Interest Groups and Lobbyists It Term Paper

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The top of the group would be contract lobbyists who have the most information about a particular part of the political process and have close connections with policymakers in that area. They are the most threatening of all the lobbyists because of their sheer influence. They are hired by specific interest groups to further their interests. They are sought for their knowledge in their own interest area. For example education lobbyists are highly sought after for their power and influence in the field of education budget and reforms. They can easily find support for their interests and objectives in every local community. (Rosenthal, 1998, pp.208-209)

Government lobbyists on the other hand are regular federal or state employees connected with some specific agency and their job is to present their concerns and the concerns of their agency in the legislature. One of the primary ways that lobbyists and interest groups can indicate the level of interest is an issue is congressional testimony. Once an interest group has a representative in the Congress, that person can take part in the congressional testimony and speak on any issue of interest. The level of intensity with which it is debated also indicates public's interest in the topic. These testimonies can also act as a catalyst in generating interest as some believe that interest in an issue normally picks up intensity after a testimony and not before it. (Leech et al. 2005)

This shows that we do need interest groups and lobbyists to understand some major problems and issues affecting the economy, society or the public in general.
It can also lead to unnecessary interest or debate but it definitely shows that public can receive sound information and receive education about important policy issues through lobbyists and interest groups.

As long as lobbyists are working within the framework of accepted political process, there is nothing wrong with their existence. They serve a specific purpose. They help interest groups and public opinion to find their voice in the legislature. However it is the underhand tactics they sometimes use that have given lobbyists a bad name and hence they are seen as an unwanted element in the system. The same is true for interest groups who were both given protection by the constitution because a) they had a different purpose then and b) they do help in educating the public, supporting some political campaigns and providing important information to policy makers.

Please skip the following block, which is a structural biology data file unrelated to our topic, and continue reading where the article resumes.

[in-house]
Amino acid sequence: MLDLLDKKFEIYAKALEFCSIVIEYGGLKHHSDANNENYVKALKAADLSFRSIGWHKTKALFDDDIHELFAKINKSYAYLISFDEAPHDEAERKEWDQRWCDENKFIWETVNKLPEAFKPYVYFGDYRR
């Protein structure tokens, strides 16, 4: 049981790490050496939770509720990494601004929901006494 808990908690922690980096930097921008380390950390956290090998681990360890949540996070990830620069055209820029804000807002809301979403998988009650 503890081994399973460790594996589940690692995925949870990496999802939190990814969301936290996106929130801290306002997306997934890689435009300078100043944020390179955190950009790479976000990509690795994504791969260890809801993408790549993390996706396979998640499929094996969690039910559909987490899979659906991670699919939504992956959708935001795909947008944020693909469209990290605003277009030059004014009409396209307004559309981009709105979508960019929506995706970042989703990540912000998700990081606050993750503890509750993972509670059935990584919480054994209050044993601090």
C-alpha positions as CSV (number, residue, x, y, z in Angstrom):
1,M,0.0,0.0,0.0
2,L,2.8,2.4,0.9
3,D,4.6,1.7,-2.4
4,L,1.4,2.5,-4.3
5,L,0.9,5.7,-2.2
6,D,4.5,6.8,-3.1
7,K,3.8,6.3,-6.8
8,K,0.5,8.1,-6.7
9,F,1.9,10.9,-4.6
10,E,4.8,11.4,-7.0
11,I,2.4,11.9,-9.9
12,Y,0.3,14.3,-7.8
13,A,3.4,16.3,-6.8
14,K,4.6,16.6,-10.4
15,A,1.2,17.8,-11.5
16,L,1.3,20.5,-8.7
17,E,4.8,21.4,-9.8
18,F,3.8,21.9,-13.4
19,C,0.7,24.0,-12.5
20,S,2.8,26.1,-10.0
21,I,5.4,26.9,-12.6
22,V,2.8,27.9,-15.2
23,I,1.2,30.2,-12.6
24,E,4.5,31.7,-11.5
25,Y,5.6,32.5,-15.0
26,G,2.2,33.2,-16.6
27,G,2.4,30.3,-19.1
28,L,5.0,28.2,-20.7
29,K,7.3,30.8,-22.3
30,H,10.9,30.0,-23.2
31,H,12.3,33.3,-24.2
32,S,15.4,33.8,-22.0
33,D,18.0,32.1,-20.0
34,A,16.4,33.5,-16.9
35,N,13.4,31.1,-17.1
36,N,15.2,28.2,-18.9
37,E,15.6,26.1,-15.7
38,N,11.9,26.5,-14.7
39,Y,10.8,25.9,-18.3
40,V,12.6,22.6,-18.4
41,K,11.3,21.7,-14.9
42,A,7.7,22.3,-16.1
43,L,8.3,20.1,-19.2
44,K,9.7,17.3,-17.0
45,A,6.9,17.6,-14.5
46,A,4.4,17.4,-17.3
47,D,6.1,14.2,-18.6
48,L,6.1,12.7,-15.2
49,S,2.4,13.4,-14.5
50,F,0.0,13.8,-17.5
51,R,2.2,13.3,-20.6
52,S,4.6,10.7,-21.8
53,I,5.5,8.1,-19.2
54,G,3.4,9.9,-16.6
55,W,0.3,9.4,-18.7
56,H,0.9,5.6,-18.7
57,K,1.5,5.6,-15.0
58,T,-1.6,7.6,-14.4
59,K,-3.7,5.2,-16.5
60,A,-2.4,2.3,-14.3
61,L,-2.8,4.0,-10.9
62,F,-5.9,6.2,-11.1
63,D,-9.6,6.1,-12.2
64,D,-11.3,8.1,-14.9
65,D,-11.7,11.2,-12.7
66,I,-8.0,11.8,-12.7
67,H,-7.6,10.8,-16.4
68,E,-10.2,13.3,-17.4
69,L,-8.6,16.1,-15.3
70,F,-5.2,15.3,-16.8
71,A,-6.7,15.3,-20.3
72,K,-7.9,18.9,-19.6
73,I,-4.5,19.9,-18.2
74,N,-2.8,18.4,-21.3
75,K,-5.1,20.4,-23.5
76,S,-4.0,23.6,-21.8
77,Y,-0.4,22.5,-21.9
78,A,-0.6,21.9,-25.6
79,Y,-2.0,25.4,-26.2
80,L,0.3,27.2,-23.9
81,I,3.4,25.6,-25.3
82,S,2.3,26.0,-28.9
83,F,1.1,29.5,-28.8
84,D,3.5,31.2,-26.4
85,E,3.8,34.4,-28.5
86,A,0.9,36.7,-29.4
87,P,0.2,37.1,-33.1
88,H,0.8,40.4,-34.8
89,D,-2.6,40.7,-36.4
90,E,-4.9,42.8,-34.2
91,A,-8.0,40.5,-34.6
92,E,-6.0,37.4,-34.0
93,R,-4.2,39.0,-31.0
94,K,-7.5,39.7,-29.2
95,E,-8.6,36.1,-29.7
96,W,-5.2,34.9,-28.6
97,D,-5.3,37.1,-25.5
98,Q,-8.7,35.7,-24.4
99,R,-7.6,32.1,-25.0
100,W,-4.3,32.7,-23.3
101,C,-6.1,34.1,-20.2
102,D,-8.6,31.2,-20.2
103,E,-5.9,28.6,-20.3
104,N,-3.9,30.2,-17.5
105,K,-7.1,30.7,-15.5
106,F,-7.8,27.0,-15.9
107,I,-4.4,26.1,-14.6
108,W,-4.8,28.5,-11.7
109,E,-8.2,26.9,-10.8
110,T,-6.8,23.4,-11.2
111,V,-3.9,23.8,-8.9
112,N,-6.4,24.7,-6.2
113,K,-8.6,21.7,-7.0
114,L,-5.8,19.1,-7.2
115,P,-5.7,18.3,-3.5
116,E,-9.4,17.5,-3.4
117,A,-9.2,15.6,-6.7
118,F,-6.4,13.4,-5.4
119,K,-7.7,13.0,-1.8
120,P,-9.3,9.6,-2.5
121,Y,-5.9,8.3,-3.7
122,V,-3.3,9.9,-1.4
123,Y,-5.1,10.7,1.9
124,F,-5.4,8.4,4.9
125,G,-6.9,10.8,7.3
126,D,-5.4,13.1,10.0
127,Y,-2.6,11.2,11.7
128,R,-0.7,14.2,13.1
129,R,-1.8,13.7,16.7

References

Thomas, Clive S., and Ronald L. Hrebenar. 2004. "Interest Groups in the States." in

Politics in the American States, 8th ed. ed. Virginia Gray and Russell L. Hanson.

Washington DC: CQ Press.

Rosenthal, Alan. 1998. The Decline of Representative Democracy. Washington, DC: CQ

Press

Leech, Beth L., Frank R. Baumgartner, Timothy La Pira, and Nicholas a. Semanko. 2005. Drawing Lobbyists to Washington: Government Activity and Interest-Group Mobilization. Political Research Quarterly 58, 1 (March): 19 -- 30.

John M. de Figueiredo, the Timing, Intensity, and Composition of Interest Group Lobbying: An….....

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